Your marketing team worked really hard to investigate your target customer. They worked on segments and did customer interviews. They spend tons of time and money and crafted personas. Maybe they even gave them names (though I prefer roles).
The introduced the personas to everyone – from sales to support, from product to engineering. And they did training so you could dig in and really understand who these personas were. The goal was to help you, in whatever role you're in, to build and market your products better to your target segments.
It sounded like a great idea. It was supposed to work. And then this happens….
Someone in the room says, “I know that persona. I AM that persona.” That's all they need to steal the conversation (and energy in the room) to make it so that their opinion is the one to listen to because they are, after all, the same as the persona.
But this is not true. It's neither accurate nor helpful.
They are not your target customer. They never have been. They never will be.
You, if you've done this before, are not your target customer. You may have had an itch. You might have had a sense of a problem that you wanted to solve.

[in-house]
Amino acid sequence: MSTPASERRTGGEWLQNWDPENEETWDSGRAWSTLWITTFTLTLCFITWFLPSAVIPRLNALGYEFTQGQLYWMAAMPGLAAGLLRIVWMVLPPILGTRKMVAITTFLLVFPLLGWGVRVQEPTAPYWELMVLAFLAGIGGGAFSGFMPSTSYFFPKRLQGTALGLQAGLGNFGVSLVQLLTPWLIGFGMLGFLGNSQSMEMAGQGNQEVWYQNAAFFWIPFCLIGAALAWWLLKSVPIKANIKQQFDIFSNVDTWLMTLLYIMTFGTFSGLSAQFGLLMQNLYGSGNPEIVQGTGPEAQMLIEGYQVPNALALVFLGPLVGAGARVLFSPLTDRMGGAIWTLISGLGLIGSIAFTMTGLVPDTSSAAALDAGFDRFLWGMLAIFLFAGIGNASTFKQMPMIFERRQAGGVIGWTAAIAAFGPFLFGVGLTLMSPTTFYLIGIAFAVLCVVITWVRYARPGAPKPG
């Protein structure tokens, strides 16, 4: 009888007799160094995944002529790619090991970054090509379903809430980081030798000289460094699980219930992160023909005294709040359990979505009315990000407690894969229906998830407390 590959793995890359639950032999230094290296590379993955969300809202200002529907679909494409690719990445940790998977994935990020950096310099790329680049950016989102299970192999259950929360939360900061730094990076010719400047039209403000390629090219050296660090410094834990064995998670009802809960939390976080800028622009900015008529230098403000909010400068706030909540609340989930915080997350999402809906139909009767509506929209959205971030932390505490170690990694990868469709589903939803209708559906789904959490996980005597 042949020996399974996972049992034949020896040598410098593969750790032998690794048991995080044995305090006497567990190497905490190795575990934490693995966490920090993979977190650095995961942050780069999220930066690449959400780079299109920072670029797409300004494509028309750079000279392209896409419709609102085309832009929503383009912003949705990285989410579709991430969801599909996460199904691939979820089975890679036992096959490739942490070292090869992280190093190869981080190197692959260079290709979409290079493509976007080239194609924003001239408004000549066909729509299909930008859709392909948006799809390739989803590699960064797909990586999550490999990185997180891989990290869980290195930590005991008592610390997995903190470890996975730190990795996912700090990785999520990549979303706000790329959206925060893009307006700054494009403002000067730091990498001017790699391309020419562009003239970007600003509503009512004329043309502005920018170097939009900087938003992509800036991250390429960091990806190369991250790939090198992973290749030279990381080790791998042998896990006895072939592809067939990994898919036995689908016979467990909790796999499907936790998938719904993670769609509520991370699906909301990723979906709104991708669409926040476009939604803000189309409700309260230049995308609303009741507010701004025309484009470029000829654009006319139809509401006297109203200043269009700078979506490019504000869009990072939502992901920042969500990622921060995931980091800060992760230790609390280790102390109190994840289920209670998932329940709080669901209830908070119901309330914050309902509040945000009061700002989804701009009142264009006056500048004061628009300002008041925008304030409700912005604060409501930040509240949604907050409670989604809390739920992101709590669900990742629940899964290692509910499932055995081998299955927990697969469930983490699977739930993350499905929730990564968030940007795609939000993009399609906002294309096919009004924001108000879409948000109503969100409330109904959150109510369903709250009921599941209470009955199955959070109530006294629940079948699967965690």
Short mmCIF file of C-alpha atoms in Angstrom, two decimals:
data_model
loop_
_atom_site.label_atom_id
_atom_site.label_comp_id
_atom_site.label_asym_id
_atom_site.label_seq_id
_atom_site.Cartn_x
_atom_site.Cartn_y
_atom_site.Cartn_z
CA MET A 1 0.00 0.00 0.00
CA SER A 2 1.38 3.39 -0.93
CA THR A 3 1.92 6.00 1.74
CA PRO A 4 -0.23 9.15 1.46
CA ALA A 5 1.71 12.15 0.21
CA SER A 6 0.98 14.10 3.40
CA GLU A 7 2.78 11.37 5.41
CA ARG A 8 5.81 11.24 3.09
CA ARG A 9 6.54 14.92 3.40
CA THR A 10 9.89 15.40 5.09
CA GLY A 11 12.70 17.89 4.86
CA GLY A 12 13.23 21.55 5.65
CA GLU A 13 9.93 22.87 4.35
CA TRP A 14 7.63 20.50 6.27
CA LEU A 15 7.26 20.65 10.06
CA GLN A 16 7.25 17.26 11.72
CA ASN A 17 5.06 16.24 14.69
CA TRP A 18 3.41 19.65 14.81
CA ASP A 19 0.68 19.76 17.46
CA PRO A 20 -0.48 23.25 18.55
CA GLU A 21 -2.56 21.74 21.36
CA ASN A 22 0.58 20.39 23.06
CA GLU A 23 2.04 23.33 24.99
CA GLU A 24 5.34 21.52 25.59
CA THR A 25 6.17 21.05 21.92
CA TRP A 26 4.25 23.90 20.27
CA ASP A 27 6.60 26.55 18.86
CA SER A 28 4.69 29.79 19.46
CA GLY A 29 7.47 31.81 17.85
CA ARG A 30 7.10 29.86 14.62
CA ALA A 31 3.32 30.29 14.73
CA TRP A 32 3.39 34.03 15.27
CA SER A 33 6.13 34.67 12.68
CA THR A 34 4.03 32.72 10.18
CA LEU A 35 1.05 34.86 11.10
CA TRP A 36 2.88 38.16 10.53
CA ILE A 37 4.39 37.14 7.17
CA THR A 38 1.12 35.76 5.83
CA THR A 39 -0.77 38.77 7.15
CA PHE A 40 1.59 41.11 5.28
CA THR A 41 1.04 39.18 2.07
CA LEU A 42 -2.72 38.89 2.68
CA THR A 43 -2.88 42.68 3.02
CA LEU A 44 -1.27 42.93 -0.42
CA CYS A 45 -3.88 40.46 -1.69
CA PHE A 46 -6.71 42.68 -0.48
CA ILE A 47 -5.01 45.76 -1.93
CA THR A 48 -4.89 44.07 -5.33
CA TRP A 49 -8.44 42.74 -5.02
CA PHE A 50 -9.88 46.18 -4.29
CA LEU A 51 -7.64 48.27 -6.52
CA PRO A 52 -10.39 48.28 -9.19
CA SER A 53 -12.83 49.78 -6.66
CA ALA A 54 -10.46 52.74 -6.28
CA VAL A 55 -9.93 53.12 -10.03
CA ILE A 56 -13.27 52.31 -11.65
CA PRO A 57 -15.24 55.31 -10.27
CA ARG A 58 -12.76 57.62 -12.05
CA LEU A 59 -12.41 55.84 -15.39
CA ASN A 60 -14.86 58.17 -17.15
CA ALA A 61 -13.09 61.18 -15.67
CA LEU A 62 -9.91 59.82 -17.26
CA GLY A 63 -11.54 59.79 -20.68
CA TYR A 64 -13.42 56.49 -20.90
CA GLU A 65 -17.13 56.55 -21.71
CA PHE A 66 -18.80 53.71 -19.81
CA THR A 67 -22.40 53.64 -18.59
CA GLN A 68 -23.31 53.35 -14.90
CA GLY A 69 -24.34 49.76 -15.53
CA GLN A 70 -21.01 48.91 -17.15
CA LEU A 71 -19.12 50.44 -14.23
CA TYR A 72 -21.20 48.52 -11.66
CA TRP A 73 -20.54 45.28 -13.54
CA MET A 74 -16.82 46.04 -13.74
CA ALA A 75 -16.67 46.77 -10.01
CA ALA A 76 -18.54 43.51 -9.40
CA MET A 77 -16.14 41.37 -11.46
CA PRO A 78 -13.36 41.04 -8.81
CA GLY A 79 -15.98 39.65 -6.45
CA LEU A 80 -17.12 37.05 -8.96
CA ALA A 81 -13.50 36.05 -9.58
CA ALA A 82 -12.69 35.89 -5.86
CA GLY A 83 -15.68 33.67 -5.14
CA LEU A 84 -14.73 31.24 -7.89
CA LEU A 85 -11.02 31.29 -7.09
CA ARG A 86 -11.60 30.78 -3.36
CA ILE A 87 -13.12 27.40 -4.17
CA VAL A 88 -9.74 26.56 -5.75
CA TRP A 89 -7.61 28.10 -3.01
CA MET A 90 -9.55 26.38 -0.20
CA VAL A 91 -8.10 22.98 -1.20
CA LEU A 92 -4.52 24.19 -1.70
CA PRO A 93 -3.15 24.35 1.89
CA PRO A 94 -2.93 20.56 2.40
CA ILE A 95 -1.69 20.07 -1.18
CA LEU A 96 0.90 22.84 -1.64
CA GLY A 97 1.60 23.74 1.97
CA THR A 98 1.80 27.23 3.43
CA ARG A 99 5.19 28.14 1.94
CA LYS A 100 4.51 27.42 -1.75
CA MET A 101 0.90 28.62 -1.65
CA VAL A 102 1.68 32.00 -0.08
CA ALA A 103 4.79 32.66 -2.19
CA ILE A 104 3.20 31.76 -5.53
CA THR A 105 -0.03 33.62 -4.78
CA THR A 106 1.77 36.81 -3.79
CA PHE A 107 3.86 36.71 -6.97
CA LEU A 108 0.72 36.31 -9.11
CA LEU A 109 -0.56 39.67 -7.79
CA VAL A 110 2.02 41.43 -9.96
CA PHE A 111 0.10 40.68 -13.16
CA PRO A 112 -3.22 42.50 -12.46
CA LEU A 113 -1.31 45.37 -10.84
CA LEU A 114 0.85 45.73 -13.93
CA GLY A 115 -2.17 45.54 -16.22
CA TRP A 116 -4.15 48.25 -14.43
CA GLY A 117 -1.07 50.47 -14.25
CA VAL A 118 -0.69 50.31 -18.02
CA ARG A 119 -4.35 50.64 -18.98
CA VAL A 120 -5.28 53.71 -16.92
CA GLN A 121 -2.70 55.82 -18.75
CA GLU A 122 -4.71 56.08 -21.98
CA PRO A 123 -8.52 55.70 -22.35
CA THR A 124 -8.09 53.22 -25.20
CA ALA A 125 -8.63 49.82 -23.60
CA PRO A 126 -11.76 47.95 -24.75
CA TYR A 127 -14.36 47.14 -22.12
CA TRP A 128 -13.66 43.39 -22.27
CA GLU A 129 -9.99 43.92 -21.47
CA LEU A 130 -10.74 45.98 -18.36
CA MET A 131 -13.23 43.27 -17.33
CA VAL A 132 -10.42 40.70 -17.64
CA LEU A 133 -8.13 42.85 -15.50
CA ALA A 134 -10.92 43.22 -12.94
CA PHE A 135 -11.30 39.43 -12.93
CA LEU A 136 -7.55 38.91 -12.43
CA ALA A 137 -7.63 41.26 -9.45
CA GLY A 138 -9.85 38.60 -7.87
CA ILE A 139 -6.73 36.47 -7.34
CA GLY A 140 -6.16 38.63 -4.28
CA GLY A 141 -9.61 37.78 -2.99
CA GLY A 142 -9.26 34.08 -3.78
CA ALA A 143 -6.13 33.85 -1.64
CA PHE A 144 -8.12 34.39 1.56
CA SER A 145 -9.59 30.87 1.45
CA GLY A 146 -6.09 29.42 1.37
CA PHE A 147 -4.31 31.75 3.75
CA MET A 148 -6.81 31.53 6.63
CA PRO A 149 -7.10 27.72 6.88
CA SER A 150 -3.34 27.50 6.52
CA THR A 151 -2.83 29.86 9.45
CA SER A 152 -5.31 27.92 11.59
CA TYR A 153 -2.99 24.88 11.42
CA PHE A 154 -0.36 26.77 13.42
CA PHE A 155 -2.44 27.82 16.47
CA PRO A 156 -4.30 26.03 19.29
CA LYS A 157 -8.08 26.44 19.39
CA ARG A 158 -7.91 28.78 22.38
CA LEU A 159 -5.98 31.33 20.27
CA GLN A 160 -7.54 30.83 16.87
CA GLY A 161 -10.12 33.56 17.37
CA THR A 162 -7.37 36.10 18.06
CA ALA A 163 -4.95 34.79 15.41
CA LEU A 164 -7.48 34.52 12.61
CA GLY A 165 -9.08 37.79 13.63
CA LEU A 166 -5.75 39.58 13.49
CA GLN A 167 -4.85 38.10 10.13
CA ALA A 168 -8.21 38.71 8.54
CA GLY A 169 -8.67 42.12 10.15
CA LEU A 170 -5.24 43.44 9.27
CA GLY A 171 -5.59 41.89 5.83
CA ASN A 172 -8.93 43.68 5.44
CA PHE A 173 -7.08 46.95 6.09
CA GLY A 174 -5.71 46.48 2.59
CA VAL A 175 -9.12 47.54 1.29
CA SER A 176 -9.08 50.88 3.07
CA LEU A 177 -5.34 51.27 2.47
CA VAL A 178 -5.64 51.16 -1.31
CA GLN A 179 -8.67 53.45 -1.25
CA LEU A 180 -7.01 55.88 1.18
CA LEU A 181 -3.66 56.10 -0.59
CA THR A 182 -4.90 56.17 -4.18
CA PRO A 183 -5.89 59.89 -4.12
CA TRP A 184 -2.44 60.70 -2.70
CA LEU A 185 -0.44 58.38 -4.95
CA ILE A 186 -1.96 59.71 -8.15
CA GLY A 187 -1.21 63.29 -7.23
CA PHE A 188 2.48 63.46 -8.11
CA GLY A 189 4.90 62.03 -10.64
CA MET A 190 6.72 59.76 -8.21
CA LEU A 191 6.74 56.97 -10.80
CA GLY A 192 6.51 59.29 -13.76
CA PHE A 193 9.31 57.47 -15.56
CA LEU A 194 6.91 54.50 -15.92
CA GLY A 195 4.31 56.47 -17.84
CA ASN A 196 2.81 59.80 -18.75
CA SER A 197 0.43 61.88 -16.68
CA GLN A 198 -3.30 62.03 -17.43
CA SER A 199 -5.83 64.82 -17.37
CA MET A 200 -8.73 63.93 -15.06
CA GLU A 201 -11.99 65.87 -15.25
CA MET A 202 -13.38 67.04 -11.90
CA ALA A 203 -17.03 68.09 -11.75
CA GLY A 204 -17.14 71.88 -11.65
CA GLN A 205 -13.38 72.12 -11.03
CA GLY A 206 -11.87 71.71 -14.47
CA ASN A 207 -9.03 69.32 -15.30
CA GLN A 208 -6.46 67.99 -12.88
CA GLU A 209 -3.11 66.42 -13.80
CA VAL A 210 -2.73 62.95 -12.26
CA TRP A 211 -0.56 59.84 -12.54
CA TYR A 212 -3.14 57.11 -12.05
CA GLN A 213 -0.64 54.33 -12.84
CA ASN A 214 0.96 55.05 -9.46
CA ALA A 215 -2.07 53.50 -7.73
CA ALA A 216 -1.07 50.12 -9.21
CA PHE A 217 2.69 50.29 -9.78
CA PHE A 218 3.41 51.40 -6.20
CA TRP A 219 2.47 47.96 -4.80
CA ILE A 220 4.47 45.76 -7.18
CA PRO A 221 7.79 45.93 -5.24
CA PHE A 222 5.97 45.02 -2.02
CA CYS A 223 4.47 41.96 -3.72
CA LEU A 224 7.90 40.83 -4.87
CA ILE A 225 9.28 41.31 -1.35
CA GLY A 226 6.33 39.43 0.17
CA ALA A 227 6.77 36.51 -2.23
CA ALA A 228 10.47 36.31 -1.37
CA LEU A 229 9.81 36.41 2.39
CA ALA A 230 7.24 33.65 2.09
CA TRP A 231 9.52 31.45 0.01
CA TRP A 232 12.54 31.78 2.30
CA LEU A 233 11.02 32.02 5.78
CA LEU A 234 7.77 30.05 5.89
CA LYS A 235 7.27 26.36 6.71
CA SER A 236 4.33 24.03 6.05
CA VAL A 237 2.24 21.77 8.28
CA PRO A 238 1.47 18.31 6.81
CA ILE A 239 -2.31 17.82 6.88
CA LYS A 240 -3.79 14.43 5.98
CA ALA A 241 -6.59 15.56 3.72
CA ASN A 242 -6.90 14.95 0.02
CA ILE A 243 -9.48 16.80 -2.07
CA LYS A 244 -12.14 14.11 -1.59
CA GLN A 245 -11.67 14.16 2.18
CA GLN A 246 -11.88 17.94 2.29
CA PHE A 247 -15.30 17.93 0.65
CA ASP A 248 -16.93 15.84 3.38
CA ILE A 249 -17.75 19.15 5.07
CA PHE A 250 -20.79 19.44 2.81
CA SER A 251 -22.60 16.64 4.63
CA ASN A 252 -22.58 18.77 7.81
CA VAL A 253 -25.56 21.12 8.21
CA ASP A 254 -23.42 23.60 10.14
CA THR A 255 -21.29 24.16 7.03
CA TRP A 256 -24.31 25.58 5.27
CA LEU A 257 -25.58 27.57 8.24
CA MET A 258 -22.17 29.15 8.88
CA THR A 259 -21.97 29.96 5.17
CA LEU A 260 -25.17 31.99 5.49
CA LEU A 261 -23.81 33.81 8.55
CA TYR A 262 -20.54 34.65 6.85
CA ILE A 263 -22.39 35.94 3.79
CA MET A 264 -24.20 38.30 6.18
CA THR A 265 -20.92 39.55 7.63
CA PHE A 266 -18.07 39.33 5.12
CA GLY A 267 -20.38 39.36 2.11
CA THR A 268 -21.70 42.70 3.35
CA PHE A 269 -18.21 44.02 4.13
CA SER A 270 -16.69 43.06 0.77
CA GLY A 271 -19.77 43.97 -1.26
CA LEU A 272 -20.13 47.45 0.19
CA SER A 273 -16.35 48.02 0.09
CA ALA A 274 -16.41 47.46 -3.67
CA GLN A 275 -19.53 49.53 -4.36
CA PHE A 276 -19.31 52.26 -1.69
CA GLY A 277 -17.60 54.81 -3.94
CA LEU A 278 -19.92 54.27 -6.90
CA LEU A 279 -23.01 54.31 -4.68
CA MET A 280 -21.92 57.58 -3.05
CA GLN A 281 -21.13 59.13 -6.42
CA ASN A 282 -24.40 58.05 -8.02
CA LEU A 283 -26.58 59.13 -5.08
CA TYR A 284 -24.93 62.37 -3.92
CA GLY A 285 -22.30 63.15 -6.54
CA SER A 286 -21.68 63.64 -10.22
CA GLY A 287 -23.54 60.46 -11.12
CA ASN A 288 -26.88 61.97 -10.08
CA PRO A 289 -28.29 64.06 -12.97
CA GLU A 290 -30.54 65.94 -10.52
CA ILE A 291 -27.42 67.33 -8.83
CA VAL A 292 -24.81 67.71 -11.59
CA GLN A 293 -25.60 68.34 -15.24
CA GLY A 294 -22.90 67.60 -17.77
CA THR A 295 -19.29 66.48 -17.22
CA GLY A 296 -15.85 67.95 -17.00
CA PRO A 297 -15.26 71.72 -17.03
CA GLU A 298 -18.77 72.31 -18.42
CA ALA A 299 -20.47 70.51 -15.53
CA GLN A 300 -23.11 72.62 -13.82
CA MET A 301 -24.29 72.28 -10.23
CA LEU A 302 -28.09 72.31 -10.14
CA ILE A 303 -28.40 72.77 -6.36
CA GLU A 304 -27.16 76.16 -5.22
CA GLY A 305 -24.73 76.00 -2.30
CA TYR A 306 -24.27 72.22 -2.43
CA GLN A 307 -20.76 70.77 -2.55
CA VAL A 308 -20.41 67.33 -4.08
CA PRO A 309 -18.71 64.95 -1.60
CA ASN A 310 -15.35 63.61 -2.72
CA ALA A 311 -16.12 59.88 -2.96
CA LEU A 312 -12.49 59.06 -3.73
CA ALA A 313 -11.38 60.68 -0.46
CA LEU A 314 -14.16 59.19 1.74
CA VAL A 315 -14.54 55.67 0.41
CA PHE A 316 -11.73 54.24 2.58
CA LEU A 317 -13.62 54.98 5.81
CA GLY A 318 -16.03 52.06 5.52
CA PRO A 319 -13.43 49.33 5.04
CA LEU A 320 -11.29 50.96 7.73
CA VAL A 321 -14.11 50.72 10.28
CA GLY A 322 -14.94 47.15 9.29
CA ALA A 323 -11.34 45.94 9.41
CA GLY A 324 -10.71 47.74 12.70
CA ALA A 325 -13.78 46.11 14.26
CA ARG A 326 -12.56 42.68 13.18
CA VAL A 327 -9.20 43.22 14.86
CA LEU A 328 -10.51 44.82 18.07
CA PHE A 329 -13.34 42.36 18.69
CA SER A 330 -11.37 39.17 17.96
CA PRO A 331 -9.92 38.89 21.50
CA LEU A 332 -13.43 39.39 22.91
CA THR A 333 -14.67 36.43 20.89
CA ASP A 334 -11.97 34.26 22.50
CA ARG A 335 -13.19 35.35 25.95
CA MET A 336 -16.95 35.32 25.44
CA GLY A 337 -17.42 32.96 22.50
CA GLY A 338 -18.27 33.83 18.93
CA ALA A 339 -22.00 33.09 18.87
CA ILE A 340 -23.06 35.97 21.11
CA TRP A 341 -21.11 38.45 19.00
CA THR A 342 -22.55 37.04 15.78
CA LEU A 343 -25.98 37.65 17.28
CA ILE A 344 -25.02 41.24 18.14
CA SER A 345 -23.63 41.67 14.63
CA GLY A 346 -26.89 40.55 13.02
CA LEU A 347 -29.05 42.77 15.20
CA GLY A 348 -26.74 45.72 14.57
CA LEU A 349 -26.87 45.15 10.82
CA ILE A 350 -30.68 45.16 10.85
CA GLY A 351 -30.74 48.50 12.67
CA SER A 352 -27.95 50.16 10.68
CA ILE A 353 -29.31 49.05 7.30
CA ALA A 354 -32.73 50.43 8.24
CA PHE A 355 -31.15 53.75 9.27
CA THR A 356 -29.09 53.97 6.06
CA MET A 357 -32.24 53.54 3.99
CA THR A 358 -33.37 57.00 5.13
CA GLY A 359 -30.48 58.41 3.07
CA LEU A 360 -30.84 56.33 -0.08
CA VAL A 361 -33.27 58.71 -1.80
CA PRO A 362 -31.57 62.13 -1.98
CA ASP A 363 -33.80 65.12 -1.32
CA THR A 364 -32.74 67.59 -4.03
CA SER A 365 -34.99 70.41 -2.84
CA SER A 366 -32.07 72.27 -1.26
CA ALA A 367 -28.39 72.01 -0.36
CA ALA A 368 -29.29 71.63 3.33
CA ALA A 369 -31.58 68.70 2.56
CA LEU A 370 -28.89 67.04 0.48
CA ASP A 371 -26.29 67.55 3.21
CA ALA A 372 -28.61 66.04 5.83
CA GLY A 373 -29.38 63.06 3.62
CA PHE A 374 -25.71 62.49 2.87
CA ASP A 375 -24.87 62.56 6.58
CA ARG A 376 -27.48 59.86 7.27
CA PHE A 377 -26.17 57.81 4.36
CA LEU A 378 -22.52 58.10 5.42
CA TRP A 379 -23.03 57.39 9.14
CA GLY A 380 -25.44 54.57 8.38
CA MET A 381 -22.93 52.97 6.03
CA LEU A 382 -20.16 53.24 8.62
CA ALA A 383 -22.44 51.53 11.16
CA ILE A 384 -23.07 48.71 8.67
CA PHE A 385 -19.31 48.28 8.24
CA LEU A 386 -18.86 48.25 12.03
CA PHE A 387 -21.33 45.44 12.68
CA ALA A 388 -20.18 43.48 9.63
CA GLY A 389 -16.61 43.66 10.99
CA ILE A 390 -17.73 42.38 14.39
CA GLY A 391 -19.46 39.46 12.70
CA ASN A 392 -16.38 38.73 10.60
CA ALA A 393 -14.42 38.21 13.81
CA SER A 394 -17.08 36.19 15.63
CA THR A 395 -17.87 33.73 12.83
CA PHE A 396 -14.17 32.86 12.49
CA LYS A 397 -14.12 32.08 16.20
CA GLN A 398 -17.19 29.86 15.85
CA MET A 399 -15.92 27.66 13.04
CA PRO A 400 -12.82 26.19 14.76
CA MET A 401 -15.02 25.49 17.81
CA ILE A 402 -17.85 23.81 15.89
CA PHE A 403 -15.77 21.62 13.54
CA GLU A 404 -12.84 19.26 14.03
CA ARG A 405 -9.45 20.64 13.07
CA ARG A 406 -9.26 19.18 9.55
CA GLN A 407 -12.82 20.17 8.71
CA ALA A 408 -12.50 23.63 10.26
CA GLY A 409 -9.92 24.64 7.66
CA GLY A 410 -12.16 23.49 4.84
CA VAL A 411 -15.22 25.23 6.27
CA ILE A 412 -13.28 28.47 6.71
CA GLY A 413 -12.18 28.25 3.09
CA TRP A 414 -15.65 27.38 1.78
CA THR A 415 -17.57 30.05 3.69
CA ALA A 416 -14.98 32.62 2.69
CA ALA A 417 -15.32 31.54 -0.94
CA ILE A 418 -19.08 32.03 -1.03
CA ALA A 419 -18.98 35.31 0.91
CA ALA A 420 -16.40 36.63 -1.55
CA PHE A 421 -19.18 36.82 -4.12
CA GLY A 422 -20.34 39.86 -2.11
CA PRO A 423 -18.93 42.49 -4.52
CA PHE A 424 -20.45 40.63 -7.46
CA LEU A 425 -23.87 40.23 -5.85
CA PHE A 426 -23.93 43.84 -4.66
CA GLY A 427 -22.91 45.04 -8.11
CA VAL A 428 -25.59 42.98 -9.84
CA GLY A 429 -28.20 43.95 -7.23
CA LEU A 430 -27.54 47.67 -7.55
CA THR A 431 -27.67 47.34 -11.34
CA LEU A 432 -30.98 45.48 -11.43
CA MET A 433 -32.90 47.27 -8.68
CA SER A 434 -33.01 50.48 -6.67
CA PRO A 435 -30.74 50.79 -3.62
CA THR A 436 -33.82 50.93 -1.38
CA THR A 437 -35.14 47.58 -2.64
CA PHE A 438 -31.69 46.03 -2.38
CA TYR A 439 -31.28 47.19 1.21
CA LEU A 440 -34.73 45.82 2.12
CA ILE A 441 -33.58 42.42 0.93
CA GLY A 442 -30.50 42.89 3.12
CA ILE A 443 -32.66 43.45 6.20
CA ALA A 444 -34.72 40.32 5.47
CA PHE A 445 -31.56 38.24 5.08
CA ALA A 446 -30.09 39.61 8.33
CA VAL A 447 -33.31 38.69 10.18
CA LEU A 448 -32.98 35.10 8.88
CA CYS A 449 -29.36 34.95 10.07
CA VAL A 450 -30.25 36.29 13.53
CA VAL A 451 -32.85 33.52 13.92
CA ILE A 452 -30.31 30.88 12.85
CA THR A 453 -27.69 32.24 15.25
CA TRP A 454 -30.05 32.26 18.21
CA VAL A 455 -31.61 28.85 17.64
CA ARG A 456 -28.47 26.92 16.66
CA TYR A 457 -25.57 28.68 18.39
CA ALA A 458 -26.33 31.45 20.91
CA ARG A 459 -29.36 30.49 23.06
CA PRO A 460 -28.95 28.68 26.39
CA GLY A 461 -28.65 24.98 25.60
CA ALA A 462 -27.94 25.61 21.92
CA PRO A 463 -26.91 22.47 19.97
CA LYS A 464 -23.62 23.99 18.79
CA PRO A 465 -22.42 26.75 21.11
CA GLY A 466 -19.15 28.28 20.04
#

But from that moment back then, to now, you've taken a completely different path than your customer. You have, after all, spent time getting to know and understand the space more deeply. You've invested far more time and energy in it than they have.
You are no longer the customer, even if one day you might have been.
I can't tell you how many times in the last few years I've heard this rationalization.
“I am the target customer.”
I've heard it at work. I have heard it from friends. I have heard it from coaching clients. I've heard it from founders.
It's not true. You are not the customer.
The best thing you can do is remember that. Learn it. Trust it. And trust them instead of your own opinion. Having an opinion, even a strong opinion, is fine. But don't let it run over the reality that lots of other people have had lots of other experiences other than you.
Your experience is your own. It does not resemble or represent everyone's experience.
In the world of data and surveys, you'll often see the sample size below the results of the survey. It says, “n=24,000” and that tells you that they talked to 24 thousand people. That's important because they're likely telling you that 47% of the population believes something. They didn't actually talk to 47% of the population. They spoke with a random but significant sample size.
If you've never heard me talk about this before, you've likely heard me say something different. It's my shorthand for dealing with this problem.
That's how I characterize what I'm hearing. One data point. Not statistically significant. Valuable but not representative. Why?
Because you are not the customer.
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